When Edmonton Oilers’ owner Peter Pocklington decided to trade/sell Wayne Gretzky to the Los Angeles Kings in August, fans keened and wailed. Edmonton’s mayor was shocked — letting Gretzky leave, he said, was like removing all the city’s bridges. There was talk of cancelling season’s tickets, of boycotting the team. And in front of city hall that week, a small group of disgruntled fans burned Pocklington in effigy.


Florida beat Philadelphia in the Prince of Wales Conference semi-finals that spring, but the Flyers didn’t go down easily, winning two of the first three games. Eric Lindros scored game-winning goals in both of those victories which, I guess, you know, is a capital offence in Florida. The Associated Press:

During the [third] game, fans sang anti-Lindros chants, threw objects at the Philadelphia bench and hung the center in effigy from the upper deck of the Miami Arena.

“I don’t know if I feed off the crowd,” said Lindros. “It’s not something I’ve not been through before. I could care less.”


In Overtime, the autobiography Chris Chelios published this fall with Kevin Allen’s help, the Hall-of-Fame defenceman says that Detroit’s Red Wings wasn’t a team that he ever thought he’d ever play for. But in 1999, of course, that’s where he went, traded by Chicago. Michael Farber told the tale, too, in Sports Illustrated:

On the day of the trade Chelios turned on the television in his Detroit hotel room and saw a four-month-old clip of himself saying he would never play for the Red Wings.

The notion of going to his despised Central Division rival seemed preposterous in December and was only slightly less so the first time he walked into the Red Wings dressing room last week. In Detroit, Chelios was basically a Toyota. Of course, the rugged Chelios is reviled in most NHL rinks, but Joe Louis Arena is the only one in which he has been hanged in effigy. He recalled three brawls with Detroit captain Steve Yzerman, passionate wars against grinders such as Draper, Martin Lapointe and Kirk Maltby, and the $500 fine the league slapped him with in 1994 after he slashed Sergei Fedorov. “Ah, I used to do everything to Sergei,”Chelios says. “Those were the old days when you could elbow a guy and not worry about getting suspended. I took advantage of that.”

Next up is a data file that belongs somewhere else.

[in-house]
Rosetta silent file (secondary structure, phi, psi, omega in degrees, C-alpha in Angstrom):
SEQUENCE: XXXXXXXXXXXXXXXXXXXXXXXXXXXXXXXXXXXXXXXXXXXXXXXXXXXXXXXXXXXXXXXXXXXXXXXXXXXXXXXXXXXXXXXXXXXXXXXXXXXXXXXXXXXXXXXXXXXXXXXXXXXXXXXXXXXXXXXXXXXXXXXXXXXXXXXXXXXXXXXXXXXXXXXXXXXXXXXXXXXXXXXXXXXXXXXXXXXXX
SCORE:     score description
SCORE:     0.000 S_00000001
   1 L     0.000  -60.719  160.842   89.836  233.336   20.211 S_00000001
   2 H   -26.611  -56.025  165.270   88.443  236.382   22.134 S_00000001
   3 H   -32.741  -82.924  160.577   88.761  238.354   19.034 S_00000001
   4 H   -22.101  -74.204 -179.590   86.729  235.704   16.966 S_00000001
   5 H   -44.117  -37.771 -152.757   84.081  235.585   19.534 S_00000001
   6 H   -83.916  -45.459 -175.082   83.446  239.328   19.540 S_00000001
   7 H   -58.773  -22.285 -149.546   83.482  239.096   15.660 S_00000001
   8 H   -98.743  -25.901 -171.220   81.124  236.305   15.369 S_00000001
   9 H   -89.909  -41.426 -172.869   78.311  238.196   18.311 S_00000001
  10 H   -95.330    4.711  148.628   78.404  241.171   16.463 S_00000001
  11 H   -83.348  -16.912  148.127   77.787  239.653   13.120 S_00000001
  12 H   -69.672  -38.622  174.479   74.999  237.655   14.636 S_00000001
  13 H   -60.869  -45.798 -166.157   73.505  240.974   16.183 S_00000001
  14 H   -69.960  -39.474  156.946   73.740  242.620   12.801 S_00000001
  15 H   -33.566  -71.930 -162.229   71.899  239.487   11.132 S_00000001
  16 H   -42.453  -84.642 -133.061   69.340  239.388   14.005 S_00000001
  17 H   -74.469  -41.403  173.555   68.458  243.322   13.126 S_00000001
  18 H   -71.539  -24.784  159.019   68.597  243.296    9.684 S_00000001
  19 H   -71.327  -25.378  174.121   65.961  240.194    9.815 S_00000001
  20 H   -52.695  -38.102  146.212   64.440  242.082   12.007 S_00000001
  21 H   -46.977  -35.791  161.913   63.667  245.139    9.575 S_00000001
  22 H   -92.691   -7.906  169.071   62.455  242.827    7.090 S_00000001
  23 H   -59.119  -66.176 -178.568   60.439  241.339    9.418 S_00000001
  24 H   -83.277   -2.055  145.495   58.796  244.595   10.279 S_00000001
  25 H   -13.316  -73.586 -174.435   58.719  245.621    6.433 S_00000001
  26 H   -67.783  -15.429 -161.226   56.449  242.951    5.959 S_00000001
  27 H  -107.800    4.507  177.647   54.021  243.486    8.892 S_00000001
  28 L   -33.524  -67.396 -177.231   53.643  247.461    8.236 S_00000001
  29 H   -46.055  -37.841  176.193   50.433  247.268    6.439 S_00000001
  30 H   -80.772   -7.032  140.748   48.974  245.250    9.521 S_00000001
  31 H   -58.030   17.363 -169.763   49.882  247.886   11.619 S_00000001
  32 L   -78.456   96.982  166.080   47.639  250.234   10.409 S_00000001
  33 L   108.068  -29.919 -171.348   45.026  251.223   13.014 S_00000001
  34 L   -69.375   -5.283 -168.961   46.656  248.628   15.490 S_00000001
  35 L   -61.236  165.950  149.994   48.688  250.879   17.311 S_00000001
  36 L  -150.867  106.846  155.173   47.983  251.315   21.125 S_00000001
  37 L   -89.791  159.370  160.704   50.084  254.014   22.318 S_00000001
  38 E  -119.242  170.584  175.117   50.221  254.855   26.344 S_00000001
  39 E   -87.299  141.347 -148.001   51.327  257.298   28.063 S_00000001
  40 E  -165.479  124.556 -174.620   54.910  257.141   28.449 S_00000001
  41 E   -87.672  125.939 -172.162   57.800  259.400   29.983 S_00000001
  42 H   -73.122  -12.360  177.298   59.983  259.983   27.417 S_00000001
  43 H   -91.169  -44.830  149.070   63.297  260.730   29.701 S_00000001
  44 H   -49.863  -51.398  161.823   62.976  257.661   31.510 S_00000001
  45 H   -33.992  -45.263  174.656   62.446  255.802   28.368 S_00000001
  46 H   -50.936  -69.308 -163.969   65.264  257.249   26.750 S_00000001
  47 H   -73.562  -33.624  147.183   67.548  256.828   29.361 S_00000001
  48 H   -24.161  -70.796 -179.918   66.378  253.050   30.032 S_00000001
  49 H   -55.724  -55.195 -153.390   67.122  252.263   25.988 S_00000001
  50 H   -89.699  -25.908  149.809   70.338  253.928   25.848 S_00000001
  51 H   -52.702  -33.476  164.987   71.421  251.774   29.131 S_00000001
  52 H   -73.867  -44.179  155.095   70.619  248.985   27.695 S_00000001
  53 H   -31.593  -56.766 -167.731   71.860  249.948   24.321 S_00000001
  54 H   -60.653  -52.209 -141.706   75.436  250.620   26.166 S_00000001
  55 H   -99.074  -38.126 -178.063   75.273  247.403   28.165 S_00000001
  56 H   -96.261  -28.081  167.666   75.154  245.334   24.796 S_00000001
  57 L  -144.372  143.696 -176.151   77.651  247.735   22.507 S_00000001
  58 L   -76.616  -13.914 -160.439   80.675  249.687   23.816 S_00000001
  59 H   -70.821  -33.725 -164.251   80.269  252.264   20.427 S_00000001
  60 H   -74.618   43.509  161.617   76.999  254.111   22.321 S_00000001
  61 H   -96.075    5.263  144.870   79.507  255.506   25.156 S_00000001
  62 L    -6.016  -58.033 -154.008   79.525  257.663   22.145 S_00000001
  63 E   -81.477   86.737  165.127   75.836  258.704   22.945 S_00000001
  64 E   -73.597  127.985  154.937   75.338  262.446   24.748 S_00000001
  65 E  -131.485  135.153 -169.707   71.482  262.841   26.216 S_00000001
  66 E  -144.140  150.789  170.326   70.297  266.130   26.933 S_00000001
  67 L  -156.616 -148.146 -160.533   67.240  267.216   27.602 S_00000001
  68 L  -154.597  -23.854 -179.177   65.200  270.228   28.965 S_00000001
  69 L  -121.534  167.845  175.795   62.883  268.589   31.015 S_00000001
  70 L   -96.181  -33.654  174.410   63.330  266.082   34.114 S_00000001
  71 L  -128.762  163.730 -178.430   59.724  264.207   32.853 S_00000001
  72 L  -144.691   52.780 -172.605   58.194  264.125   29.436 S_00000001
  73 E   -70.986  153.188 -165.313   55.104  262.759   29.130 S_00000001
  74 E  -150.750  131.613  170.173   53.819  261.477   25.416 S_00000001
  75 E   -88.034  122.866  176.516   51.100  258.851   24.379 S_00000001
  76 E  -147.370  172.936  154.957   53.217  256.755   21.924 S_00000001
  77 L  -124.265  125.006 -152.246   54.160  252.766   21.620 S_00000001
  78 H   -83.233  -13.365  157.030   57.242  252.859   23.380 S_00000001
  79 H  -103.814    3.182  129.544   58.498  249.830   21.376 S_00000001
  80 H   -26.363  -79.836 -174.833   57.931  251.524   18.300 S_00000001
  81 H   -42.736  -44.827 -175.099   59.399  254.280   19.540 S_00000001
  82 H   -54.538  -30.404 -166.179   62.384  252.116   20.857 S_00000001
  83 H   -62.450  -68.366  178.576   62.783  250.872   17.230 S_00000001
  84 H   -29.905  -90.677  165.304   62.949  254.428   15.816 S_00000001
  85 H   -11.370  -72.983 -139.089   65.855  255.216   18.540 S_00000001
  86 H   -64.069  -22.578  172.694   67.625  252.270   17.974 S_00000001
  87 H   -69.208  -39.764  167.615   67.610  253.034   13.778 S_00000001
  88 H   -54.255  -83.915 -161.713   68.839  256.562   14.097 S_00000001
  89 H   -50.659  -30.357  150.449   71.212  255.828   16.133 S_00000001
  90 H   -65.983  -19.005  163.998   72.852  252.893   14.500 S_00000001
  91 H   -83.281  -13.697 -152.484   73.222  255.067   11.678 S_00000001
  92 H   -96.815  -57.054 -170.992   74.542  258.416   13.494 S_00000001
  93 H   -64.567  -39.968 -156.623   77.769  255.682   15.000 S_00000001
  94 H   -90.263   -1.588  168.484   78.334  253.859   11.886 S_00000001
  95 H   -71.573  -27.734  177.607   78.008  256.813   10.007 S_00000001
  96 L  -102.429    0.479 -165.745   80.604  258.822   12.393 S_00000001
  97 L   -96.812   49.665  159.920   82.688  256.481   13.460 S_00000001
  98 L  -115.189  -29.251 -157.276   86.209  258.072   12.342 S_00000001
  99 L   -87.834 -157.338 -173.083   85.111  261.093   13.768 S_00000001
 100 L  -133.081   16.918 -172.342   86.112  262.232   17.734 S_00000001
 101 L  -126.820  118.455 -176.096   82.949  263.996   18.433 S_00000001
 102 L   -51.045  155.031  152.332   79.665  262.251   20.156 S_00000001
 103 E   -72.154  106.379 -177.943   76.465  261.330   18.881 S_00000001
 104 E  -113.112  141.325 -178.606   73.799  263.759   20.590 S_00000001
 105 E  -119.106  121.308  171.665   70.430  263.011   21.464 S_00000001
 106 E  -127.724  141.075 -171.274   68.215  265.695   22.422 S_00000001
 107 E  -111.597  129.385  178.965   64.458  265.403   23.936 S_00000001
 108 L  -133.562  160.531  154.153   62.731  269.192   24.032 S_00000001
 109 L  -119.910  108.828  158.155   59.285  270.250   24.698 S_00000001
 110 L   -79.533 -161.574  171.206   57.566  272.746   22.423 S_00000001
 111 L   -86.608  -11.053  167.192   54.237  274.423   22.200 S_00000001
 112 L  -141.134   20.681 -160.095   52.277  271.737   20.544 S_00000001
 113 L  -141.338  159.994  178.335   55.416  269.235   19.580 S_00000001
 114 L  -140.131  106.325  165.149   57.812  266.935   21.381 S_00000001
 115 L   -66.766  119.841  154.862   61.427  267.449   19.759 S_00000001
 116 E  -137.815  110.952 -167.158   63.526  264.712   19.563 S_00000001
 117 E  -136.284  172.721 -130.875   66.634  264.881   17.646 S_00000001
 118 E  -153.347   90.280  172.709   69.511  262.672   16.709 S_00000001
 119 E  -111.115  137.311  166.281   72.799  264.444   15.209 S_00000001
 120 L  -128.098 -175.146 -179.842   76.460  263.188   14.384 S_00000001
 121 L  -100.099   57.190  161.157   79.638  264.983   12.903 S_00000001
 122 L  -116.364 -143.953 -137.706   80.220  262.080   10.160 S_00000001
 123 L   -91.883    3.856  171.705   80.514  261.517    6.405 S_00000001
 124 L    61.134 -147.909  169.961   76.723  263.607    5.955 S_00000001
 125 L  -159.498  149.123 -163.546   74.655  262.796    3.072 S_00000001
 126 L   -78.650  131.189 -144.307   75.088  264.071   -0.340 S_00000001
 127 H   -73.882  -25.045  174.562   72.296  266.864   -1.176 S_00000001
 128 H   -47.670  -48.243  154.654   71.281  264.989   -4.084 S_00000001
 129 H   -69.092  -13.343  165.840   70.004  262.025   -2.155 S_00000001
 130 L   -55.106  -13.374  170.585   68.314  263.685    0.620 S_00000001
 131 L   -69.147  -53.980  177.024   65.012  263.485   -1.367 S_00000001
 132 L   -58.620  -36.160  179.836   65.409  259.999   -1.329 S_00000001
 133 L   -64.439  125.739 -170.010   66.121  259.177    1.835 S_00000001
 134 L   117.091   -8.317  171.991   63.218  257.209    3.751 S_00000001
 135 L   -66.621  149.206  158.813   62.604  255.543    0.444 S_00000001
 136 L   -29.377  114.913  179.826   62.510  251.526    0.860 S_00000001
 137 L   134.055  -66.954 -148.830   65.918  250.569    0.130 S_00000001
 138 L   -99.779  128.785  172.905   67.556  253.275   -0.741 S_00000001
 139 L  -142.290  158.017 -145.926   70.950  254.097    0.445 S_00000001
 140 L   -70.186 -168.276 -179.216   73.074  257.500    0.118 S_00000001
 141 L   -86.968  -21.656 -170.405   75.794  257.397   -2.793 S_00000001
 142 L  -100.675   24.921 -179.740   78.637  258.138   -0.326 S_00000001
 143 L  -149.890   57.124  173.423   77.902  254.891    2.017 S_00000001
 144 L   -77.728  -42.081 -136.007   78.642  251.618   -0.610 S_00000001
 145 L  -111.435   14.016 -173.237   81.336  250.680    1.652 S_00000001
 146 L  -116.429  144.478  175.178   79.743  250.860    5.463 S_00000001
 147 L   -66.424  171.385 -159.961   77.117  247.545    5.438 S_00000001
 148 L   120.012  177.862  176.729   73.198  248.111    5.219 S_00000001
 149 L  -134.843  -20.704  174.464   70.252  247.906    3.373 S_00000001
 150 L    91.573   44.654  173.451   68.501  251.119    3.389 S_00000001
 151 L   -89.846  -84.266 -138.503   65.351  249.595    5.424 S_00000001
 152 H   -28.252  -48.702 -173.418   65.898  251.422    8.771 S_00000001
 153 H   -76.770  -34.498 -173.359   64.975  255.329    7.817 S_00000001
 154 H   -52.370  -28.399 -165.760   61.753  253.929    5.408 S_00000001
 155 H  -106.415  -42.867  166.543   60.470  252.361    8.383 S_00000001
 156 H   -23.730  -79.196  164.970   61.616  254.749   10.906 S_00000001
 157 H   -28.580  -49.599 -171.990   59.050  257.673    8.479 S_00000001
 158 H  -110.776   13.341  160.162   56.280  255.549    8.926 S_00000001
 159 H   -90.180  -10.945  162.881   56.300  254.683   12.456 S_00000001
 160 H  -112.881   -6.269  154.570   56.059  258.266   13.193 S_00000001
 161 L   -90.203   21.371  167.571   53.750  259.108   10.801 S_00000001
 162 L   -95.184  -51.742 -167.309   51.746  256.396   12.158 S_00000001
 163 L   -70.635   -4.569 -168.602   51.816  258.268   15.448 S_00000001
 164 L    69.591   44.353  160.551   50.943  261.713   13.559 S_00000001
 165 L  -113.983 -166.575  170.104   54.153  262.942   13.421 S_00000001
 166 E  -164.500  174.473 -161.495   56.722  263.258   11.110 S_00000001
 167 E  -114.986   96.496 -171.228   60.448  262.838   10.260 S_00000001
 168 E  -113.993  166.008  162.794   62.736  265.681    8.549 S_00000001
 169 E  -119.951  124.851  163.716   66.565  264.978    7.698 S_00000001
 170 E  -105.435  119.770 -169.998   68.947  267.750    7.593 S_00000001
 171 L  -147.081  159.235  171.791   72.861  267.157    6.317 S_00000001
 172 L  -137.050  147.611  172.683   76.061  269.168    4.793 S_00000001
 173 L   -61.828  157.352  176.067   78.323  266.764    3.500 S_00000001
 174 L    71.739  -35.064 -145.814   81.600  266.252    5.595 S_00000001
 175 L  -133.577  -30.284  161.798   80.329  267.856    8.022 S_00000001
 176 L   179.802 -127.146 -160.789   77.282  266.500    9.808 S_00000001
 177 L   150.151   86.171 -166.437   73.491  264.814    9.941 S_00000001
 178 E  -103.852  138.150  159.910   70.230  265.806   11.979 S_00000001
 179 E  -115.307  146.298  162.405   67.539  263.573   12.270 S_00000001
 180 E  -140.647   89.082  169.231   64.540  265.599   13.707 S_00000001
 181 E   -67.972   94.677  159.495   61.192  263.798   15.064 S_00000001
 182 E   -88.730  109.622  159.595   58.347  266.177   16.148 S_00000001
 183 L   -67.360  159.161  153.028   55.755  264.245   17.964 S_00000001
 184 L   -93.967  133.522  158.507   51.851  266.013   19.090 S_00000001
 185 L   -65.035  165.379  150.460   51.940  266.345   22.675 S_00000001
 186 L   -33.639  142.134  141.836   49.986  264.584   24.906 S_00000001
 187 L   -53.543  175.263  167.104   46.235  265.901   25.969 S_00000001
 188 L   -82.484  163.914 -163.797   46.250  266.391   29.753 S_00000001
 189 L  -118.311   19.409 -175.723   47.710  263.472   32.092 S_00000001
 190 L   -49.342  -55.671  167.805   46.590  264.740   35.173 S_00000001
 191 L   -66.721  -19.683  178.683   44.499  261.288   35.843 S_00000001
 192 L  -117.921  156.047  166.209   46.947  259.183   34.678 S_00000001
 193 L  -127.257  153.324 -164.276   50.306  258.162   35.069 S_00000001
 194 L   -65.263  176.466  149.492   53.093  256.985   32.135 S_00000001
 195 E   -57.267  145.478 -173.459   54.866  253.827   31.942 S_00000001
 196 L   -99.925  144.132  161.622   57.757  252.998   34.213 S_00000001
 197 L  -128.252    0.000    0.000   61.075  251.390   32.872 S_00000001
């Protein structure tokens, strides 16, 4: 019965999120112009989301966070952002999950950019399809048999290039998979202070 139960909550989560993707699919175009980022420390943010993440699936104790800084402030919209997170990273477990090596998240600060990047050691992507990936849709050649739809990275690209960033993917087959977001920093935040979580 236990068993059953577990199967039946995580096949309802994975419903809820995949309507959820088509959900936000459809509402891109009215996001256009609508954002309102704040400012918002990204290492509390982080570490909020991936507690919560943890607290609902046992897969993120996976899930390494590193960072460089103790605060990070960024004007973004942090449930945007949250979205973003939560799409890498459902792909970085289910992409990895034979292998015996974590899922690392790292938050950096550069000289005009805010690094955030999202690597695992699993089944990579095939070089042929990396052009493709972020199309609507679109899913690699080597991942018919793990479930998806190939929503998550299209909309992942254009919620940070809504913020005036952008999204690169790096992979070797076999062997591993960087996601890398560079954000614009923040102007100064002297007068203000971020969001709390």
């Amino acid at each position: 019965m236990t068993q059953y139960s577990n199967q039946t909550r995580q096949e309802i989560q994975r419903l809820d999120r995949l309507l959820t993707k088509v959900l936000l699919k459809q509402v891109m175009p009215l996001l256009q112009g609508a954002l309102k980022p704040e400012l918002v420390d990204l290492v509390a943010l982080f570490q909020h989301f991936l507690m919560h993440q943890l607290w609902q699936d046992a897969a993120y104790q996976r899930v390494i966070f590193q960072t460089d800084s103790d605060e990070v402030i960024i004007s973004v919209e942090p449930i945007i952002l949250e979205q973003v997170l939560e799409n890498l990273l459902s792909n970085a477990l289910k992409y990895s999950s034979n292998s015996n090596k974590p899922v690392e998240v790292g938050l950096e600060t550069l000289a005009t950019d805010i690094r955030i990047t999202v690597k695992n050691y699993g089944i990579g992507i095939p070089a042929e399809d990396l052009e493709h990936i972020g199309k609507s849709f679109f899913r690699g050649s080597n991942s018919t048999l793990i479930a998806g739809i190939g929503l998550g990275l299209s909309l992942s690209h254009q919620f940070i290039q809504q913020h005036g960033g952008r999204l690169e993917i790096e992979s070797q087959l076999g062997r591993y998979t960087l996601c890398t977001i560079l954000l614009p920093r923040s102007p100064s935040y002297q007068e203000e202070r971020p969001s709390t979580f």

Chelios sounds wistful. “I can’t believe I’m in the room. They can’t believe I’m in the room. But I think they’re happy about it, and maybe the fans will forgive me.”

The effigy in question had been executed two years earlier, when Detroit and Chicago met in the Western Conference Final, won by the Red Wings.


Fans in Hartford didn’t take kindly to talk that their hometown Whalers might be leaving town for greener pastures that turned out, in the end, to lie in Greensboro, North Carolina. Here’s Elliott Pap from The Vancouver Sun on their reaction:

It seems there are a few hockey fans in Hartford disgusted with the Whalers’ impending move to Ohio, or wherever they may land. Last Saturday, the first Whaler home game following owner Peter Karmanos’ we’re-leaving announcement, fans hung Karmanos in effigy on the mall outside the arena. Dollar bills were stuffed into the eye sockets and pockets of the dummy and the unruly mob was about to light the bills on fire before mall security ended the proceedings.


Who can forget Alexei Yashin’s unhappy stay in Ottawa? When for the third time in five years the Russian-born centreman demanded a new contract in 1999, the Senators said no. They said the same thing when Yashin asked for a trade. In the fall of the year, when he refused to report, the team took away his captaincy and suspended him for the season. When a bar in nearby Arnprior, Ontario, ran a contest to see which lucky fan would get to light a Yashin effigy on fire, a man named Kevin Fabian was the winner.


Did a Montreal bar string up a big Zdeno Chara doll and hang him from the rafters? Greg Wyshinski at Yahoo! Sports’ Puck Daddy looked into it and decided that, no, probably not, didn’t happen.